War /

The United Nations has announced a plan for the release of tens of thousands of women, children, elderly, and sick Syrians who are languishing in detention as the country’s civil war grinds towards a bloody conclusion.

Addressing the UN Security Council on Thursday, Geir Pedersen, the UN’s peace envoy to Syria, called on the government of Syrian President Bashar al-Assad and other armed Syrian factions to work with the Red Cross aid group to release detainees.

According to estimates, more than 100,000 Syrians have been detained during the country’s eight-year civil conflict – 90 per cent of them in regime lockups, where they endure beatings, humiliation and lingering deaths from sickness.

Pederson called for “real action on detainees, abductees and missing persons… in a meaningful way and at meaningful scale”. “All sides should engage in unilateral releases and move beyond ‘one for one’ exchanges – and I believe women, children, the sick and the elderly must be released at scale,” said the envoy.

Since December 2017, officials from Turkey, Iran and Russia have worked in a UN-sponsored peace process to free detainees in Syria, but these prisoner swaps have yielded only 109 releases to date. Pederson called on the Syrian government and other forces to draw up complete lists of detainees. Meanwhile, the Red Cross can liaise with Syrian families and devise a database of missing relatives, he said.

Then “all sides should engage in unilateral releases,” Pedersen told diplomats in New York.

Damascus denies running a large-scale abduction, torture and execution program, saying all arrests and detentions are in line with Syrian law as the government fights terrorists and the presence of foreign forces. Pedersen’s comments on detainees – who are often referred to as “the disappeared” in Syria’s long-running conflict – were echoed by envoys from France and other members of the 15-nation UN Security Council.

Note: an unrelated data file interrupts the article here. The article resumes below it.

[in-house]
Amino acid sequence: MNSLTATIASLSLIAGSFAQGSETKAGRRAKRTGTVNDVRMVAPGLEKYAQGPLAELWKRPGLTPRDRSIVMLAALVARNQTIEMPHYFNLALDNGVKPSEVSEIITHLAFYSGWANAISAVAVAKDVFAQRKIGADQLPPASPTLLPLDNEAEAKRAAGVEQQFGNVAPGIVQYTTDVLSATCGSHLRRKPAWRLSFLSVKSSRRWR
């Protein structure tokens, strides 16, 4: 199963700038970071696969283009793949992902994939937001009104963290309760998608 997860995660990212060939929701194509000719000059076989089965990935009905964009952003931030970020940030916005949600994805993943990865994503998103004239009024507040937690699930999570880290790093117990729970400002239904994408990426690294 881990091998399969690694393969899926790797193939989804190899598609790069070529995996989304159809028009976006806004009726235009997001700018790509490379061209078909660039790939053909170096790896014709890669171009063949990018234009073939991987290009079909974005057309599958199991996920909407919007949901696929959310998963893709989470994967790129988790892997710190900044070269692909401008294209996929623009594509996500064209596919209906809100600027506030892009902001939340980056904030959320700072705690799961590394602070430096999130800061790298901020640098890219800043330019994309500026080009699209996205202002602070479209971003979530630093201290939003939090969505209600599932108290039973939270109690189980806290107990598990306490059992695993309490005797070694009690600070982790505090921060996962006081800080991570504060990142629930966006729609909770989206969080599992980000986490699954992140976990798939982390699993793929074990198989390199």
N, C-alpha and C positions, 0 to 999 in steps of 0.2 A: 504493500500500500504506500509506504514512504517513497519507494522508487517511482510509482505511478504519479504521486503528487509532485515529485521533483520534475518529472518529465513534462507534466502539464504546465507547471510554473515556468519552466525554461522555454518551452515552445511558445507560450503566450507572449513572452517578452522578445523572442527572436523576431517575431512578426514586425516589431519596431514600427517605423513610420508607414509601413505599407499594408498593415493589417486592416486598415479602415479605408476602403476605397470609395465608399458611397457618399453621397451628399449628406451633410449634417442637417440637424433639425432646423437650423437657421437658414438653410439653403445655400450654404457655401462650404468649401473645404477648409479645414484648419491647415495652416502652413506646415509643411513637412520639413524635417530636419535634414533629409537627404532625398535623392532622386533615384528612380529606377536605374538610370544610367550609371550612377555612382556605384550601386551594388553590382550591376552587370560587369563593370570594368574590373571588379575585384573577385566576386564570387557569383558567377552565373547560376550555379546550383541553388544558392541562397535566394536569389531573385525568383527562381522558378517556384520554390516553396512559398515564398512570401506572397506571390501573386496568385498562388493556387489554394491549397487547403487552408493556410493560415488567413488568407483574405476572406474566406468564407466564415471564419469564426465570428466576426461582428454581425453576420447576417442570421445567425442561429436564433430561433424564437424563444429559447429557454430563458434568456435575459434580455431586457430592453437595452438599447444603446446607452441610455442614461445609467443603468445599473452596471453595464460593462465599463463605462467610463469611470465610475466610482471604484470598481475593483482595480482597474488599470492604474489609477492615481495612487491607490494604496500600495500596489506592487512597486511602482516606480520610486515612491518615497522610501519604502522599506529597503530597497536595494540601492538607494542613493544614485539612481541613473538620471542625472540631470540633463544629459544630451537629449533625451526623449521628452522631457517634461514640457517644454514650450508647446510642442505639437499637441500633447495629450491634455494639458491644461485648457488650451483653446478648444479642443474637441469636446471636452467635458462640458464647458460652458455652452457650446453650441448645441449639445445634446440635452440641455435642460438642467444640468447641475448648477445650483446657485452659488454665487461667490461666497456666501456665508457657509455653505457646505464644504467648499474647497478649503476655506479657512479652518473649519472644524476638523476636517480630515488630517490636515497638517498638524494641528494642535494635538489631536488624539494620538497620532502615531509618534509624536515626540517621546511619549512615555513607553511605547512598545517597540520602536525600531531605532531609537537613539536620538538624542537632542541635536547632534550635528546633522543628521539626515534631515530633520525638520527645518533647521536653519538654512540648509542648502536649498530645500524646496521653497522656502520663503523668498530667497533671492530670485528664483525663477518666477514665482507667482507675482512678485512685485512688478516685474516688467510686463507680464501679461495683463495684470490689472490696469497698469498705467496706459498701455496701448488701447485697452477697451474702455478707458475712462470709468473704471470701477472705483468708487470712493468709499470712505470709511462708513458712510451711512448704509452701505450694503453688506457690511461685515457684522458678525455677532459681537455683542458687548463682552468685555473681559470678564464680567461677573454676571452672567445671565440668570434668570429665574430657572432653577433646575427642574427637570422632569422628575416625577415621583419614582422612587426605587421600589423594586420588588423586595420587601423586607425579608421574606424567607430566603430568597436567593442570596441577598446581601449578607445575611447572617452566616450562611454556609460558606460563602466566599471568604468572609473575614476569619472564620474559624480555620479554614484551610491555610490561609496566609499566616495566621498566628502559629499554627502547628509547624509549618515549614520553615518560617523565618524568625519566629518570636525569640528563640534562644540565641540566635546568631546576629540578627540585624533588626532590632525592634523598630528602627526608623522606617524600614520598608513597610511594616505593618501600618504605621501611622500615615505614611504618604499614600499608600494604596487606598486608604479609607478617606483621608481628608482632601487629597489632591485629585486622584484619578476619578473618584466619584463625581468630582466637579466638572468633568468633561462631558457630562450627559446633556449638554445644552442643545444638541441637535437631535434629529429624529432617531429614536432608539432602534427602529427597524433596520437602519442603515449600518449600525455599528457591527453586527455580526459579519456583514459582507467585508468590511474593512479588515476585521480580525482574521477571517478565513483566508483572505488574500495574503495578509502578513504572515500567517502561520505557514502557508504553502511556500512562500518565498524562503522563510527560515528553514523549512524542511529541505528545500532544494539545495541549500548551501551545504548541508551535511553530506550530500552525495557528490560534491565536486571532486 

Diplomats met in New York as Syrian forces, backed by Russian airpower and Iran-linked ground forces, pressed forward in their assault on Idlib province, in northwestern Syria, the last remaining rebel stronghold in a bitter, drawn-out conflict.

As Assad consolidates control over re-taken areas of Syria, he is under mounting pressure from civilians who want news of their detained relatives. Meanwhile, mass detention is costly, and foreign reconstruction funds will be contingent on freeing detainees and other human rights issues. Estimates of the number of “disappeared” range up to 140,000. UN reports reveal that food is scarce in government lockups. Few have toilets, diarrhoea is rife. Sick inmates cannot see doctors; many perish in drawn-out deaths. Detainees have reportedly been flogged, hung by their wrists, forced inside tires and electrocuted. Others have been told to act like animals, beat one another or have been doused with gasoline and torched alive.

The UN’s Commission of Inquiry has described “extermination, murder, rape or other forms of sexual violence, torture, and imprisonment in the context of its widespread and systematic detentions of dissidents”. A trove of some 55,000 photos from inside the regime’s sprawling mass detention system was made public in 2014, depicting thousands of victims of strangulation, long-term starvation, eye-gouging and other terrors.

War crimes prosecutors have amassed documents showing that regime officials signed off on arrests and torture at the state-run Saydnaya prison, near Damascus, and other lockups, amounting to “clear evidence” of systematic torture and mass killings.

The Syrian conflict has killed more than 370,000 people and driven millions from their homes since it started with the repression of anti-government protests in 2011 and sucked in the United States, Turkey, the Gulf and other players.